Directors of religious nonprofit secure appellate victory on issues of religious autonomy and corporate governance
Clients Moon, Hyun Jin
Jones Day secured an appellate victory when the D.C. Court of Appeals reversed a $530 million judgment against four directors of a religious nonprofit corporation. In a decision with important implications for issues of religious autonomy and corporate governance, the Court of Appeals concluded that the First Amendment barred the trial court from picking winners and losers in a dispute over church doctrine and leadership.
This appeal arose out of a schism that developed within the Unification Church movement, a religion founded by the late Rev. Sun Myung Moon. The plaintiffs, representing one side of the schism, filed a lawsuit in D.C. Superior Court seeking to wrest control of UCI, a religious non-profit, from its chairman, Jones Day client Dr. Hyun Jin Moon, and other members of the board of directors. The Superior Court ultimately sided with the plaintiffs, ordering removal of Dr. Moon and other directors from UCI's board and imposing hundreds of millions of dollars in personal liability. According to the court, the directors violated their fiduciary duties by straying from the plaintiffs' view of the non-profit's religious mission by "fundamentally alter[ing]" the articles of incorporation and making certain charitable donations.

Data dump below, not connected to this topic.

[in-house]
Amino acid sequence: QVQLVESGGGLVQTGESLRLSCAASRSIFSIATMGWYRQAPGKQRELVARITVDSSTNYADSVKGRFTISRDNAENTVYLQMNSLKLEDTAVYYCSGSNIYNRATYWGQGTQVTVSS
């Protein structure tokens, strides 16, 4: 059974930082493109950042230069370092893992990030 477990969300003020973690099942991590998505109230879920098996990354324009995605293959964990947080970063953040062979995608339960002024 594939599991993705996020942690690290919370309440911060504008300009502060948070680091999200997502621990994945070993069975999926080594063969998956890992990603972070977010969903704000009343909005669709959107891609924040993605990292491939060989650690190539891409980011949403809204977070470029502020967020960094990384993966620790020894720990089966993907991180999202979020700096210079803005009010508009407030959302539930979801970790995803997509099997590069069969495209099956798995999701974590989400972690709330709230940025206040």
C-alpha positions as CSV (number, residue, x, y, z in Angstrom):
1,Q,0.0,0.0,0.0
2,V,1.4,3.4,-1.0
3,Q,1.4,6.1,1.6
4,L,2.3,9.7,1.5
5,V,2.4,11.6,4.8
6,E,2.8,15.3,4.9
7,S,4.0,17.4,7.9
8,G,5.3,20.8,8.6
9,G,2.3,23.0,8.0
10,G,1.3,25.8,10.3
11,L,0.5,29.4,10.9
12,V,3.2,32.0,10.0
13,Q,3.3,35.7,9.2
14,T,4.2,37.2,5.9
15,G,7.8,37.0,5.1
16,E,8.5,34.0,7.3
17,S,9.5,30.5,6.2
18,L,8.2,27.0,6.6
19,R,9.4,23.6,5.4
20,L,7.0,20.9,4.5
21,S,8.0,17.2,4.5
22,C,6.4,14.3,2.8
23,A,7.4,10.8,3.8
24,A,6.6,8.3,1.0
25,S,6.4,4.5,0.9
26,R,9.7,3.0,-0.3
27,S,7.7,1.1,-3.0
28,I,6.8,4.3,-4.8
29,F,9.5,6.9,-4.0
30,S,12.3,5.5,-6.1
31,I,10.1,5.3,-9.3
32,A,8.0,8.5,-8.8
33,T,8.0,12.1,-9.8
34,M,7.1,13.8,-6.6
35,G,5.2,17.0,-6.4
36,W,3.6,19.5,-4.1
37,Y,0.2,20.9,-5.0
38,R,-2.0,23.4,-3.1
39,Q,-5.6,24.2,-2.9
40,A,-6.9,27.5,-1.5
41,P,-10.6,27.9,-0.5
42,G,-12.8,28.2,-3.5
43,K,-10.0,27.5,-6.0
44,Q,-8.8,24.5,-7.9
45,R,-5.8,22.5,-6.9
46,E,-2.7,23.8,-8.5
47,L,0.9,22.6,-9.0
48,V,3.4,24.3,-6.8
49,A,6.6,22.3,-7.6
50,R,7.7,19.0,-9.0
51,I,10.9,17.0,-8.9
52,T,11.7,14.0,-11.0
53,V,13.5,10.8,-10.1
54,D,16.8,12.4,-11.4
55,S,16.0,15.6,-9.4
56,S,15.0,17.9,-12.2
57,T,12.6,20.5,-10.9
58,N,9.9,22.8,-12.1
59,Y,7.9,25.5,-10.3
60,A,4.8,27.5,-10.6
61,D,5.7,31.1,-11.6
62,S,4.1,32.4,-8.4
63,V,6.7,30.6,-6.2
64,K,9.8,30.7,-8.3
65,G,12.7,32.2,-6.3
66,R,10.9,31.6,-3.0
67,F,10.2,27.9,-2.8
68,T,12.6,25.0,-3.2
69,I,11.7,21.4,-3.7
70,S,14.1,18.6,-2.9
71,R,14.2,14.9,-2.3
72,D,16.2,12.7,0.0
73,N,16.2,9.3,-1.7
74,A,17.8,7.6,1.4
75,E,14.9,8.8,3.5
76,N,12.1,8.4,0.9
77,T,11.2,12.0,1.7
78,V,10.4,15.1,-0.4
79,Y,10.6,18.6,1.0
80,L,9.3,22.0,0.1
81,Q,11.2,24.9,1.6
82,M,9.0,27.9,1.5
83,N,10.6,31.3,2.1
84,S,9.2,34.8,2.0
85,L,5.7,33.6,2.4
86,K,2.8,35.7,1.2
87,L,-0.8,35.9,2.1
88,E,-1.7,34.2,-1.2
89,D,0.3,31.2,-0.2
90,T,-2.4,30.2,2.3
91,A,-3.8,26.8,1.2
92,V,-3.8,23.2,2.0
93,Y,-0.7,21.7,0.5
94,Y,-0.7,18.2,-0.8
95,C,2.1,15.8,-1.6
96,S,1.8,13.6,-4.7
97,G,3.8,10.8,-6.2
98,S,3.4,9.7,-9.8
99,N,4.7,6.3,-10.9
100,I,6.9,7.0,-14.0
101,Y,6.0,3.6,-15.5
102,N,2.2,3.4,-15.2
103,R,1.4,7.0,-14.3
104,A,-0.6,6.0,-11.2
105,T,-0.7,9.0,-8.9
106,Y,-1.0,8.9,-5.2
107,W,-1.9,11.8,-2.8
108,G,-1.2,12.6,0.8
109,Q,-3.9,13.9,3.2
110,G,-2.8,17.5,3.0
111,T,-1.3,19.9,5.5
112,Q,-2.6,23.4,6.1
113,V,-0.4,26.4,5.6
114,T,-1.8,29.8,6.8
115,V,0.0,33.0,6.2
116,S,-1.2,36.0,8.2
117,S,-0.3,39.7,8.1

The Court of Appeals reversed, agreeing with Jones Day's long-advanced position that such pronouncements lay well beyond the competence of any secular court. Determining whether the amended articles "fundamentally altered" UCI's mission, for example, would require the court to interpret theological terms within those texts. Likewise, to deem certain donations ultra vires, the court would have "to pass judgment on whose vision of the Unification Church, or Unification movement, is more faithful to the purposes UCI was established to advance." Because the First Amendment precludes courts "from providing th[e] answers" to these "religious questions," the Court of Appeals vacated the award of summary judgment and subsequent remedial order, and remanded for further proceedings consistent with its opinion.
Moon v. Family Federation for World Peace & Unification International, No. 20-CV-0714, 2022 WL 3652744 (D.C. Aug. 25, 2022)